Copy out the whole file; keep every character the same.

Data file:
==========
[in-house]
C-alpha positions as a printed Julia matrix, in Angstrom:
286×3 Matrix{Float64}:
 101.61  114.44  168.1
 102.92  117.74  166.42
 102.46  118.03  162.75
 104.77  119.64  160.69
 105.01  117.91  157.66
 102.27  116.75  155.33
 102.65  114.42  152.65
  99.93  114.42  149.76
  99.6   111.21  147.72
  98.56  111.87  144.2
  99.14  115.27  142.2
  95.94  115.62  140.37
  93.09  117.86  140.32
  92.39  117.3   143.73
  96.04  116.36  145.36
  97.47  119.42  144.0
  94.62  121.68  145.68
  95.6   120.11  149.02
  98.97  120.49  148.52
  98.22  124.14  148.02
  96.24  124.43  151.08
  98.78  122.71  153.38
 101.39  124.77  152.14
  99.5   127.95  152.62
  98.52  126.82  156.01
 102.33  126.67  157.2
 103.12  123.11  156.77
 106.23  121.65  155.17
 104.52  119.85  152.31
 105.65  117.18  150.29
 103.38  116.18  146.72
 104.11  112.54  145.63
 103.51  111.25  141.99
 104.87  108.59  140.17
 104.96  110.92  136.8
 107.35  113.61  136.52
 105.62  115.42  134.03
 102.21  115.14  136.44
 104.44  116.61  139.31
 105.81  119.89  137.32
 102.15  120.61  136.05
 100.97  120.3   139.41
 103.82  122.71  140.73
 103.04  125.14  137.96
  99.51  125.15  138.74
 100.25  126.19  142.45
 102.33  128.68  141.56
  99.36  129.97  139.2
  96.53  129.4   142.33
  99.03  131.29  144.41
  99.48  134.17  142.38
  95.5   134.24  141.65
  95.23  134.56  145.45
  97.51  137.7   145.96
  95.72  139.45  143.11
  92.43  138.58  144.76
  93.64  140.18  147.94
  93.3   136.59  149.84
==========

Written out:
[in-house]
C-alpha positions as a printed Julia matrix, in Angstrom:
286×3 Matrix{Float64}:
 101.61  114.44  168.1
 102.92  117.74  166.42
 102.46  118.03  162.75
 104.77  119.64  160.69
 105.01  117.91  157.66
 102.27  116.75  155.33
 102.65  114.42  152.65
  99.93  114.42  149.76
  99.6   111.21  147.72
  98.56  111.87  144.2
  99.14  115.27  142.2
  95.94  115.62  140.37
  93.09  117.86  140.32
  92.39  117.3   143.73
  96.04  116.36  145.36
  97.47  119.42  144.0
  94.62  121.68  145.68
  95.6   120.11  149.02
  98.97  120.49  148.52
  98.22  124.14  148.02
  96.24  124.43  151.08
  98.78  122.71  153.38
 101.39  124.77  152.14
  99.5   127.95  152.62
  98.52  126.82  156.01
 102.33  126.67  157.2
 103.12  123.11  156.77
 106.23  121.65  155.17
 104.52  119.85  152.31
 105.65  117.18  150.29
 103.38  116.18  146.72
 104.11  112.54  145.63
 103.51  111.25  141.99
 104.87  108.59  140.17
 104.96  110.92  136.8
 107.35  113.61  136.52
 105.62  115.42  134.03
 102.21  115.14  136.44
 104.44  116.61  139.31
 105.81  119.89  137.32
 102.15  120.61  136.05
 100.97  120.3   139.41
 103.82  122.71  140.73
 103.04  125.14  137.96
  99.51  125.15  138.74
 100.25  126.19  142.45
 102.33  128.68  141.56
  99.36  129.97  139.2
  96.53  129.4   142.33
  99.03  131.29  144.41
  99.48  134.17  142.38
  95.5   134.24  141.65
  95.23  134.56  145.45
  97.51  137.7   145.96
  95.72  139.45  143.11
  92.43  138.58  144.76
  93.64  140.18  147.94
  93.3   136.59  149.84